Once you have found a project that interests you, get in touch as early as possible with the mentor. Project proposals are usually very short and you should engage in a discussion to find out all the constraints and requirements.

If you want to work on a project not listed on our ideas page, please get in touch with the organizers at and outline your idea. We will be able to tell you if your idea is acceptable under the OpenStreetMap organisation and get you in touch with possible mentors to develop your idea further.

When the official application phase for contributors opens up, you should supply your application as soon as possible so that your mentor, but also other mentors (who will take part in evaluating applications) have time to ask questions if needed. For the application proposal itself we have compiled a list of things you might want to consider and include:

  • Your name and your OSM account name
  • Your current occupation (University, course of studies, job, etc.)
  • Website/Blog/GitHub page
  • Your involvement in OpenStreetMap (mapping or using the data)
  • Relevant programming and other technical skills
  • Details of any previous and current computer programming projects
  • Have you applied for other project ideas/organizations?
  • Pointers to the contributions you have already submitted for the software you apply for (Please note: having contributed is a strict requirement this year)
  • Time Schedule:
    • Are you planning any vacation this summer?
    • Do you have any classes, employment or other commitments this summer?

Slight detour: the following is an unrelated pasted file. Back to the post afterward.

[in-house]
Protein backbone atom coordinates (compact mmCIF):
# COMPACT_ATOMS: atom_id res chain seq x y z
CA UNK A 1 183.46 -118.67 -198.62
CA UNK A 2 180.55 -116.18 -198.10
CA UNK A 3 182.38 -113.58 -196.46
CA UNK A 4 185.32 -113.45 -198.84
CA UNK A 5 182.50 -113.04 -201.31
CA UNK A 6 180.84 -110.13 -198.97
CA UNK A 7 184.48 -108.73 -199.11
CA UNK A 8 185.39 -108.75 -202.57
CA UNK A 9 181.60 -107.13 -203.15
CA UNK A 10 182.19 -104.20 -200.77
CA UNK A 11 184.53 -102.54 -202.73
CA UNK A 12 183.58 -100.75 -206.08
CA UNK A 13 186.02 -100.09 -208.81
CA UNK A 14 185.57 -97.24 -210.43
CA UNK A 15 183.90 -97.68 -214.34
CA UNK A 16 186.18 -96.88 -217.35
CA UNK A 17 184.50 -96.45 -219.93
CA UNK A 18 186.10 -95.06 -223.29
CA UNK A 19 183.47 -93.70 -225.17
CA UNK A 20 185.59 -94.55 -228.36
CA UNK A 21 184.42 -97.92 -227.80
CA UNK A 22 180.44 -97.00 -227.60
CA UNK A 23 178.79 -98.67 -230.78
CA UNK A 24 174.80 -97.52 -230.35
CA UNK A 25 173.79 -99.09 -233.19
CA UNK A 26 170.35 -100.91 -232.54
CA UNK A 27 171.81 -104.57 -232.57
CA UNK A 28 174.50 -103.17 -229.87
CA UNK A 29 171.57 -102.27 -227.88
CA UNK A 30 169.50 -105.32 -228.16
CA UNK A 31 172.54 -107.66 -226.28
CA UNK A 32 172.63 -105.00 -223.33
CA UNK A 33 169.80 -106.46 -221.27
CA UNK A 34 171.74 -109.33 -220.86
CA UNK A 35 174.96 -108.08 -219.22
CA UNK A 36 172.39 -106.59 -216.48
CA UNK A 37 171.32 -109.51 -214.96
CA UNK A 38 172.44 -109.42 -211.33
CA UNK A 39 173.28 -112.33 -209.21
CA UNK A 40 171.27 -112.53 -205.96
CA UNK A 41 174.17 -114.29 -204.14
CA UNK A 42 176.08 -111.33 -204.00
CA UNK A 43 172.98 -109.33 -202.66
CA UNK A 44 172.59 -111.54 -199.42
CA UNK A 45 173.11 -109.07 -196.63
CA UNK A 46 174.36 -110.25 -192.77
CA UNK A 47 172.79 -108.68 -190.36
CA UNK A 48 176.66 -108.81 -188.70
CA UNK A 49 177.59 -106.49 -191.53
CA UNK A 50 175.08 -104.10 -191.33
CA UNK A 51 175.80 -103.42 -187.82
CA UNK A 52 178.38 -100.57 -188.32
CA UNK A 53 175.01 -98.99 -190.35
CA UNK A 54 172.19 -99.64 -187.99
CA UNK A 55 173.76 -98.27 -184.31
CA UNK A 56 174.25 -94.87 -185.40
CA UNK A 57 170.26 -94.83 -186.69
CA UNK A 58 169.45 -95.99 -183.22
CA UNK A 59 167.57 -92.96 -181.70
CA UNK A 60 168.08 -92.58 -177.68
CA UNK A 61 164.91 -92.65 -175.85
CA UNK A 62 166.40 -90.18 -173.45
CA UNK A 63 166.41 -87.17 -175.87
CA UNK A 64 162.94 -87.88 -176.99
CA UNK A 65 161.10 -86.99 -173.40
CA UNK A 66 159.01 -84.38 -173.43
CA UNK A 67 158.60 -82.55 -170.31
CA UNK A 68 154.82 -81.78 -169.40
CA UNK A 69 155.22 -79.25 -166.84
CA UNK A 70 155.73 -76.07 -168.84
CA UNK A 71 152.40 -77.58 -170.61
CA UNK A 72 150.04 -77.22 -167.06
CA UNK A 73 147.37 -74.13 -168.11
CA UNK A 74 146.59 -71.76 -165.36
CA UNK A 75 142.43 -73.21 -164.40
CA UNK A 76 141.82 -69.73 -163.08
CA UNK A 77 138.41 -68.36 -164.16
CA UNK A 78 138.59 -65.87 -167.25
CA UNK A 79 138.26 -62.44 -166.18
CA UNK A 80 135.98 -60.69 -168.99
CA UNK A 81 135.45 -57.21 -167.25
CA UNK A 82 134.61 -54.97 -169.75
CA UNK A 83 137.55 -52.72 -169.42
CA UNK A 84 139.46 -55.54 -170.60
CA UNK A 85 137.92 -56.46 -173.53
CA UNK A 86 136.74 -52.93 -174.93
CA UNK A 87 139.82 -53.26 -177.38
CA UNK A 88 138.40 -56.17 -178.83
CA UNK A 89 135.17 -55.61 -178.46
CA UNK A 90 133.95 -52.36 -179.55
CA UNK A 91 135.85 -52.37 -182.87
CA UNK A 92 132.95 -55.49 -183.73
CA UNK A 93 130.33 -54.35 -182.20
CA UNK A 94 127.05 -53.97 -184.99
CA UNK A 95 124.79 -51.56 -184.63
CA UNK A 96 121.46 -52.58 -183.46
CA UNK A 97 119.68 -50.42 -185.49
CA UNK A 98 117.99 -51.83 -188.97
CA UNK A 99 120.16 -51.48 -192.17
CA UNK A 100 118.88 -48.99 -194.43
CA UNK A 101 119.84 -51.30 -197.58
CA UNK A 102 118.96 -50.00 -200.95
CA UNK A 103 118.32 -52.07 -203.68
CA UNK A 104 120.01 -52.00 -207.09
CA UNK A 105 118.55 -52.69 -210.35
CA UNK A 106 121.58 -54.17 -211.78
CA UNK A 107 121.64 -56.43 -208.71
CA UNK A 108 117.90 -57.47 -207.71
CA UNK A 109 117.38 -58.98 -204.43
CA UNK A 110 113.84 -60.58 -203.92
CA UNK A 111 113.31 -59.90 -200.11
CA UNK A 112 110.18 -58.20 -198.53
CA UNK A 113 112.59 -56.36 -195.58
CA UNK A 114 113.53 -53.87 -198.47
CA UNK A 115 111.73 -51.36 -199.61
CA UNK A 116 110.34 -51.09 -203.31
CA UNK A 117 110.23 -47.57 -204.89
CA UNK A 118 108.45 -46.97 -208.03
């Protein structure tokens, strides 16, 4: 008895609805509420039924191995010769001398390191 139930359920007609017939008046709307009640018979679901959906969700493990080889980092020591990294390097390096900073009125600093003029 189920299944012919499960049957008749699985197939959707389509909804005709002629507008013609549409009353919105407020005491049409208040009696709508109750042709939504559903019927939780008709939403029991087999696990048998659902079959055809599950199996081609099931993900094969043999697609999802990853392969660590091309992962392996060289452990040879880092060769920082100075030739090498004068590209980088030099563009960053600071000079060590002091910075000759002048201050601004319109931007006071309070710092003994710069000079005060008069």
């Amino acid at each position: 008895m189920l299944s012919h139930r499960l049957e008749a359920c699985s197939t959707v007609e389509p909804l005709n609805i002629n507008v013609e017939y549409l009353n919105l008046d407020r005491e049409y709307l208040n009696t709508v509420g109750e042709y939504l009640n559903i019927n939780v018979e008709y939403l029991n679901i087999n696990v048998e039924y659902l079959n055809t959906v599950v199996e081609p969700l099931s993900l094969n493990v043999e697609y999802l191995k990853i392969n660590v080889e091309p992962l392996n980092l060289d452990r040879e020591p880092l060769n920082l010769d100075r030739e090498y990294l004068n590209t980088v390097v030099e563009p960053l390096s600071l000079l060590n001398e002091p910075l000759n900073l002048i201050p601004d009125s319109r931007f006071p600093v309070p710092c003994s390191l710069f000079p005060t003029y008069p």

• Which weeks you will be available for how many hours? (Make sure this adds up to the required project time of 175/350h.)
  • Schedule for project completion: Identify the major milestones to completing the project. The schedule should be sufficiently detailed that each step can be completed in at most 1-2 weeks.

There is quite some flexibility in planning the work time this year, so it will be much easier for you to work around other commitments like school or vacation. However, that means that you must plan ahead yourself. Please include a plan how you would like to spread the 175/350h work time over the summer. The plan can then be discussed with your mentor. Once finalized, we consider this plan a binding commitment from your side. You won't be able to change it unless there are exceptional circumstances.

The project proposal should make up the main part of the application. Describe what you propose to do, how you propose to do it, what you think the project consists of. What parts of the project have to be done to be successful, what could be additionally done if you're quick and what happens if you are too slow. What do you expect to learn from this project?

Remember, the most important thing about your proposal is to demonstrate that you know what you want to do, have an understanding of the sort of issues that you will need to address to meet your targets, and that the project is achievable on the timescales of Google Summer of Code.


  • This year, we recommend using the OpenStreetMap community forum at for most communications.
  • The OSM developer community additionally uses the dev mailing list, and some of the projects will use their own, project-specific channels.
  • You can reach the GSoC admins for OSM at